Senate President Pro Tem Caleb Rowden, R-Columbia, also noted there are differing legal opinions about whether that plan would succeed — adding he’s seen memos from attorneys stating that “the court would probably allow them to live under the old rules in November.”
“I don't think it has a tremendous impact on statewide elections, because Missouri is a pretty bright red state,” Rowden said. “But I certainly think it has a tremendous impact on the pivotal kind of swing elections in St. Louis County, Boone County, Greene County and some of the places that we know those swing districts are.”
Parson demurred when asked whether he would place any constitutional amendment threshold increase on the August ballot and let the abortion legalization initiative be voted on in November.
“I don't want to sound like I'm just not answering your question. I just think there's a lot of unknowns to that,” Parson said. “And I think at some point, we'll be glad to answer that.”
John Bowman, president of the St. Louis County branch of the NAACP, said GOP efforts to try to change the initiative petition process as a means to stymie the abortion legalization measure could end up backfiring. Voters in Republican-leaning states like Ohio and Arkansas voted down efforts to make their constitutions more difficult to amend.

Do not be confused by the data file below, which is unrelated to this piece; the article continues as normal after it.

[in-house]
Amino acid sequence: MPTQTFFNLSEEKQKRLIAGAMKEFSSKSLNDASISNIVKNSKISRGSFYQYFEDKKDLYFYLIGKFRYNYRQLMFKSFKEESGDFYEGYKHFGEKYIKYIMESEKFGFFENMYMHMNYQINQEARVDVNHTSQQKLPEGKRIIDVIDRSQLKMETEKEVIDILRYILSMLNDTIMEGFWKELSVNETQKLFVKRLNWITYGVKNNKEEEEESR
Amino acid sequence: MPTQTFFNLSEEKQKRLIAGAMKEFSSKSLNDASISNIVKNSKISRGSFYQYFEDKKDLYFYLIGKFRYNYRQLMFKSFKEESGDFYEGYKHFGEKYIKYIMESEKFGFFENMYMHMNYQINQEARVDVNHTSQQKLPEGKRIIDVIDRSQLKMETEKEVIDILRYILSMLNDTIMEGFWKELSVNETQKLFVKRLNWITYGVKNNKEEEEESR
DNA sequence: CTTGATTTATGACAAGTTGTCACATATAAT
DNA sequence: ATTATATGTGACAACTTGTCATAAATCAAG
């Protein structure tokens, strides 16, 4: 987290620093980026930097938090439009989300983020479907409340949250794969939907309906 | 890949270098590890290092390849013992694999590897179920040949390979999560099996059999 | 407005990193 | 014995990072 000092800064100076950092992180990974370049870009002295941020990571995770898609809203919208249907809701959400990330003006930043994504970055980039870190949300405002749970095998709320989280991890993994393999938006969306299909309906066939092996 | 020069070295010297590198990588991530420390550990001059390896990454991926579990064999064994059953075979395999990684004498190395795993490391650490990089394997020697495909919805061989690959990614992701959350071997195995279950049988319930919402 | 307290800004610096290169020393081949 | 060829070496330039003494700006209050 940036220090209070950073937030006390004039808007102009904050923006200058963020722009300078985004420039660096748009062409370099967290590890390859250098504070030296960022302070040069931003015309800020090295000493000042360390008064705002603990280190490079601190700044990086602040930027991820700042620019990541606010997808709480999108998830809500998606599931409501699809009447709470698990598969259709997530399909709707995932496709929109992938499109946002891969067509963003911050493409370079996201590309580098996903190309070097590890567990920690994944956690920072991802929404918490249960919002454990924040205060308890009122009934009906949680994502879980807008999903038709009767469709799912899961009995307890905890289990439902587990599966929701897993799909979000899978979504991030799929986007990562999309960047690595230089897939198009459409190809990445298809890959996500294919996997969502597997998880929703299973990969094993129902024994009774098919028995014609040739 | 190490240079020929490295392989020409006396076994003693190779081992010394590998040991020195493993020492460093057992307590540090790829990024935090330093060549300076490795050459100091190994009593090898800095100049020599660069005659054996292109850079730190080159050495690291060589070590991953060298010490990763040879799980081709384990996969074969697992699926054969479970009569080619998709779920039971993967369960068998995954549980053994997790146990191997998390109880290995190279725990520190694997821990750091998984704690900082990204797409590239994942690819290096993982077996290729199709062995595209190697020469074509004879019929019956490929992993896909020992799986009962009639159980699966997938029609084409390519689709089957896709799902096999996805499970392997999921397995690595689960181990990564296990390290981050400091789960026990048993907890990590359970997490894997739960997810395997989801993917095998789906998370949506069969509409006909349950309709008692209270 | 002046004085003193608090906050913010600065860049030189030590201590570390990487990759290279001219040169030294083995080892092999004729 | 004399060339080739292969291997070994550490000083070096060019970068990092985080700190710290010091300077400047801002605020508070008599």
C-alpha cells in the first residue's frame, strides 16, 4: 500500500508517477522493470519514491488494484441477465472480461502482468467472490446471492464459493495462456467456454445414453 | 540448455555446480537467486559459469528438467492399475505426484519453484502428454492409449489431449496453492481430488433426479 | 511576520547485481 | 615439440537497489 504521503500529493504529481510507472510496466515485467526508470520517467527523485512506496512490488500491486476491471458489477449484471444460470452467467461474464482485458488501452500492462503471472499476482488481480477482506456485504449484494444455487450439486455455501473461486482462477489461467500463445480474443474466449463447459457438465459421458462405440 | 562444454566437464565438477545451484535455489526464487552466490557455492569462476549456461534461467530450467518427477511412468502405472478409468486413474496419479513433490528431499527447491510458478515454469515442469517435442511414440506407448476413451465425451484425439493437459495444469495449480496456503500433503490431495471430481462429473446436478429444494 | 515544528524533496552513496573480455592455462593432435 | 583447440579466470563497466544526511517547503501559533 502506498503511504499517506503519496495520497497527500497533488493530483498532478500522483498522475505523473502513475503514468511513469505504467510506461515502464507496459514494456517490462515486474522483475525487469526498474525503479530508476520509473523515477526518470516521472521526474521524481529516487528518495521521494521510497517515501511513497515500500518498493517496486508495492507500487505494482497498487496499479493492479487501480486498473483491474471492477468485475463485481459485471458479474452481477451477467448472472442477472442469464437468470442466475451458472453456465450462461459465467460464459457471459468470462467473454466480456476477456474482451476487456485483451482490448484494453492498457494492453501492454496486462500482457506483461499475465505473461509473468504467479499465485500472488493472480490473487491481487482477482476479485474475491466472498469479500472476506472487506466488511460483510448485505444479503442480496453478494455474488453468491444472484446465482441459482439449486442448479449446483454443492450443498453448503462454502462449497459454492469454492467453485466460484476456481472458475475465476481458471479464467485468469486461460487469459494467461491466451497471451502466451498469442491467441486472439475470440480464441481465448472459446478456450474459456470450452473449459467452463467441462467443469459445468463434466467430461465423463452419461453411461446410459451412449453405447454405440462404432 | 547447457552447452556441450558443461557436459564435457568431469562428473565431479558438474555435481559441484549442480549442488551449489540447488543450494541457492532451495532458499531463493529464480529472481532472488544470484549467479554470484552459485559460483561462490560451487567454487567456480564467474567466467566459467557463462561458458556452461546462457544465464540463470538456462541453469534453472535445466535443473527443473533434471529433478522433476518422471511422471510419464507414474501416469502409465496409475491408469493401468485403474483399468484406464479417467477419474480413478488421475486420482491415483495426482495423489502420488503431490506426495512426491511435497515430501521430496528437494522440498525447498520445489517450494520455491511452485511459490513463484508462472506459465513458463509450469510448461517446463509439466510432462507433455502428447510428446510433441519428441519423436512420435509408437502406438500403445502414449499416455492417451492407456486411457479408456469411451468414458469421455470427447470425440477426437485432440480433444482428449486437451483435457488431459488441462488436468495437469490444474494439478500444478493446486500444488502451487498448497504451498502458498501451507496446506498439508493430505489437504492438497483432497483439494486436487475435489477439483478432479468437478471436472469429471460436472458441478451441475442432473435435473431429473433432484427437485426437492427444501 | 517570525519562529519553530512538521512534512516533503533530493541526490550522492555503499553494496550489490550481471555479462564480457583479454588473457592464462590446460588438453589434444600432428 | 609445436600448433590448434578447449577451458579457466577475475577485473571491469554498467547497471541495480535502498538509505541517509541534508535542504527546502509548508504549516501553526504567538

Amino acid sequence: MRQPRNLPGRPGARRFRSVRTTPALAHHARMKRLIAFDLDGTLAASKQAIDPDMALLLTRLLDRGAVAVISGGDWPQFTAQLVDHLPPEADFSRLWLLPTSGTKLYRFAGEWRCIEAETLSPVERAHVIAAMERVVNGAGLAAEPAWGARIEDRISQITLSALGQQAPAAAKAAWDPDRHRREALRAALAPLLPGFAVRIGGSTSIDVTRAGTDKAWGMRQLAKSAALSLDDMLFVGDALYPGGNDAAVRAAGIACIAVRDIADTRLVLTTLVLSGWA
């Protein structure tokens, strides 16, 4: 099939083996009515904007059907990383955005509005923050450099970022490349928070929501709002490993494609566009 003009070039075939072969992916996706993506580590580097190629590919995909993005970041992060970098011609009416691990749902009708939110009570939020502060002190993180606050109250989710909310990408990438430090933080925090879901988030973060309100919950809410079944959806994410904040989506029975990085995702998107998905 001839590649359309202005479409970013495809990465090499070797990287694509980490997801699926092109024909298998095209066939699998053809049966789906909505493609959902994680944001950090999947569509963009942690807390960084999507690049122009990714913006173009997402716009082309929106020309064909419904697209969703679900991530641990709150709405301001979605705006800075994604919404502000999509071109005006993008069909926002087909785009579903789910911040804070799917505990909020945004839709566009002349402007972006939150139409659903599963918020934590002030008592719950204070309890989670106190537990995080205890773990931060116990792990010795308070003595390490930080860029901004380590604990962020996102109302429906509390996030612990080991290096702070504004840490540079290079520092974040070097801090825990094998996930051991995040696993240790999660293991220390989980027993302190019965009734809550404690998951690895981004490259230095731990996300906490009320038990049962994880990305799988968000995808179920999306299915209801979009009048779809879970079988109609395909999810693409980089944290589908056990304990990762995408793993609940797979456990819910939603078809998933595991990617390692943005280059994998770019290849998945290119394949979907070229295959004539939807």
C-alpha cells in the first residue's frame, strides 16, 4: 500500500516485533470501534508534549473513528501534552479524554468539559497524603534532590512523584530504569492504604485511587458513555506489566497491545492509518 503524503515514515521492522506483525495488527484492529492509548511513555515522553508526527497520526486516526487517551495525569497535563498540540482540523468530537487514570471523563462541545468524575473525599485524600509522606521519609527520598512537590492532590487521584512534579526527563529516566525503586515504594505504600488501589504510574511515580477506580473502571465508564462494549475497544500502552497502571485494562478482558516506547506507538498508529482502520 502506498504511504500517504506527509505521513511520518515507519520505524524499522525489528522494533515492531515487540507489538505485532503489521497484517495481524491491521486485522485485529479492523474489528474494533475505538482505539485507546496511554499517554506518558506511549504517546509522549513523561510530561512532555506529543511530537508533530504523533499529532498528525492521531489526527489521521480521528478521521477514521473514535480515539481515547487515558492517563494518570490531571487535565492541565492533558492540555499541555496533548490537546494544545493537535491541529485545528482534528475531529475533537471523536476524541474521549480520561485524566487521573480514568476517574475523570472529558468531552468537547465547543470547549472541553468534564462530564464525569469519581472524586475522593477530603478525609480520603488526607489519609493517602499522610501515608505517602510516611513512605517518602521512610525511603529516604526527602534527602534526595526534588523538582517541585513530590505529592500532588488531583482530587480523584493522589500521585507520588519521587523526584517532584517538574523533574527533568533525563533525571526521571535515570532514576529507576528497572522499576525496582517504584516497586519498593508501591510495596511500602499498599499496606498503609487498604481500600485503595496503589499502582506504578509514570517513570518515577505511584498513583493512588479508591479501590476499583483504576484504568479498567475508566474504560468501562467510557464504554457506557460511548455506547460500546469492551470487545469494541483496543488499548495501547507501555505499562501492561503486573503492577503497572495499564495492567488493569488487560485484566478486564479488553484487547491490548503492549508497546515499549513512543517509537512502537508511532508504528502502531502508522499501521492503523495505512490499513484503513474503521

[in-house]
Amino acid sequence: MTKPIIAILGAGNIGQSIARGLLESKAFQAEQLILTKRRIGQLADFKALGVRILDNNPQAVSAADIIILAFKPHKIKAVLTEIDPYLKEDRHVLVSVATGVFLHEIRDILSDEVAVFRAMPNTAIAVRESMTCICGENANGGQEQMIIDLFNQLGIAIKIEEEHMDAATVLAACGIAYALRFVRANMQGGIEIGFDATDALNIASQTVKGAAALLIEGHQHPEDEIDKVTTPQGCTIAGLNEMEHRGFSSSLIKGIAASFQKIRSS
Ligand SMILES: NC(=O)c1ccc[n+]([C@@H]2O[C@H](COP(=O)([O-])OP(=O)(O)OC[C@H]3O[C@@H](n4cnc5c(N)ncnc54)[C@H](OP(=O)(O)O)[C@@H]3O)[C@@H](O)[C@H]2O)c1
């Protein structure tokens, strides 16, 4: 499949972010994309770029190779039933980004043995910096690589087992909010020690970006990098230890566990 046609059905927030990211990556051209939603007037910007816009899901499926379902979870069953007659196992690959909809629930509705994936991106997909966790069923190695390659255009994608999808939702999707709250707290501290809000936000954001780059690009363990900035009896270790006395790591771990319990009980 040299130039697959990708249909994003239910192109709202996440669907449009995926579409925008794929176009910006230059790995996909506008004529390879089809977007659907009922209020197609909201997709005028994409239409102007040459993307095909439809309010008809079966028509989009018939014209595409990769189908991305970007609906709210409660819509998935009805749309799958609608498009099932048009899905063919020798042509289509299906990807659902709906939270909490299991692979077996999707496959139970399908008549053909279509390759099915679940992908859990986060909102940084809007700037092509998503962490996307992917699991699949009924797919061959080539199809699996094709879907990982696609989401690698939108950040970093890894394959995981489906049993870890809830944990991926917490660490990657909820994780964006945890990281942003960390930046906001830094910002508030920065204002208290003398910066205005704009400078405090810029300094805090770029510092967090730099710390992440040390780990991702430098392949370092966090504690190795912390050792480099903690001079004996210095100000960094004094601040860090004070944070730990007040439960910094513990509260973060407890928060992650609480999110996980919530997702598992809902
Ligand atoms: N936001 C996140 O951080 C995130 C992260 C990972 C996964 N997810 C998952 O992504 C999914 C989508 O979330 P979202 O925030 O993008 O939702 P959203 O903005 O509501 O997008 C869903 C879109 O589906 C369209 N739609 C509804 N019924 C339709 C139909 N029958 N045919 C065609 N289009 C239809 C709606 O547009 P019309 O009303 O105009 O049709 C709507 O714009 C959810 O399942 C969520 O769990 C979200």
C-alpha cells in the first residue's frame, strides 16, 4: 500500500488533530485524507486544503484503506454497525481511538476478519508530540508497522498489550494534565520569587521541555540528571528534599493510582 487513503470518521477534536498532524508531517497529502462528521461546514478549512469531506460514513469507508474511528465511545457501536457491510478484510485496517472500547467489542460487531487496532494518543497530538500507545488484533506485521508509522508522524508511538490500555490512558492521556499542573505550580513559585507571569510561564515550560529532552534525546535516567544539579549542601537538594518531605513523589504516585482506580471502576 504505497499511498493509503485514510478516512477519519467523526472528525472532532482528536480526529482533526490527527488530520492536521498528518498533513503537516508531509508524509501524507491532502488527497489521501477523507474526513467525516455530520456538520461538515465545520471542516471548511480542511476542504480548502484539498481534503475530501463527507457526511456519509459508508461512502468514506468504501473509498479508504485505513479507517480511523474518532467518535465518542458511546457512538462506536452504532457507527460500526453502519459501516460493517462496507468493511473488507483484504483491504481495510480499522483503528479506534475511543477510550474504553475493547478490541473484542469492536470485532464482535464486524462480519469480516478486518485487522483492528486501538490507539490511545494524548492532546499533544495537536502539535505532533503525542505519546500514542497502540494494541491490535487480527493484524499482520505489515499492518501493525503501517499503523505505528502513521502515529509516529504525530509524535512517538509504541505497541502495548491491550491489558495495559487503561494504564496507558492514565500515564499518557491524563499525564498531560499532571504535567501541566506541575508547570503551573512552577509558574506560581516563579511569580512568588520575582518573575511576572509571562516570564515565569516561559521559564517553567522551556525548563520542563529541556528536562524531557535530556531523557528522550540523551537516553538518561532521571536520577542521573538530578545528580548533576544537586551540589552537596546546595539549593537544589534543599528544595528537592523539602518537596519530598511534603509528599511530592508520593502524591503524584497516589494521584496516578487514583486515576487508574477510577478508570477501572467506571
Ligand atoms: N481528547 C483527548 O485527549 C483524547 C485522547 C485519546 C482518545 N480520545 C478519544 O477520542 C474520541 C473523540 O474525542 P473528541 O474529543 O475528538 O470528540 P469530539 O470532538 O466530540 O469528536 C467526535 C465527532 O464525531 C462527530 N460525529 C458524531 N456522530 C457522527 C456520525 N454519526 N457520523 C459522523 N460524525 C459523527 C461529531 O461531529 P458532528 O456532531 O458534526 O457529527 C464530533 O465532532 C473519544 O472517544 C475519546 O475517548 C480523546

“If they decide to make those types of decisions, you will see a duplication of what happened in Ohio,” Bowman said. “There's no reason to deny one vote, one voice, one person, one vote.”
Whatever the legislature decides to do, there’s certain to be organized opposition to Missourians for Constitutional Freedom’s initiative. A group known as Missouri Stands with Women is raising money to try to defeat the measure, while groups such as Missouri Right to Life are urging the state’s residents not to sign the petition.
Schafer said her group has heard from people who have moral objections to abortion but still want to get involved in repealing the state’s ban.
“We're not telling you to feel one way or another on abortion, we're saying that the government should not have the ability to infringe on that very personal decision that you make for yourself and your family and alignment with your doctor's guidance,” Schafer said.
Proctor, the Olivette resident who signed the petition on Tuesday, said a successful outcome for the abortion legalization measure would be “amazing.”
“It would return health care to women and their doctors, where it fundamentally belongs,” she said.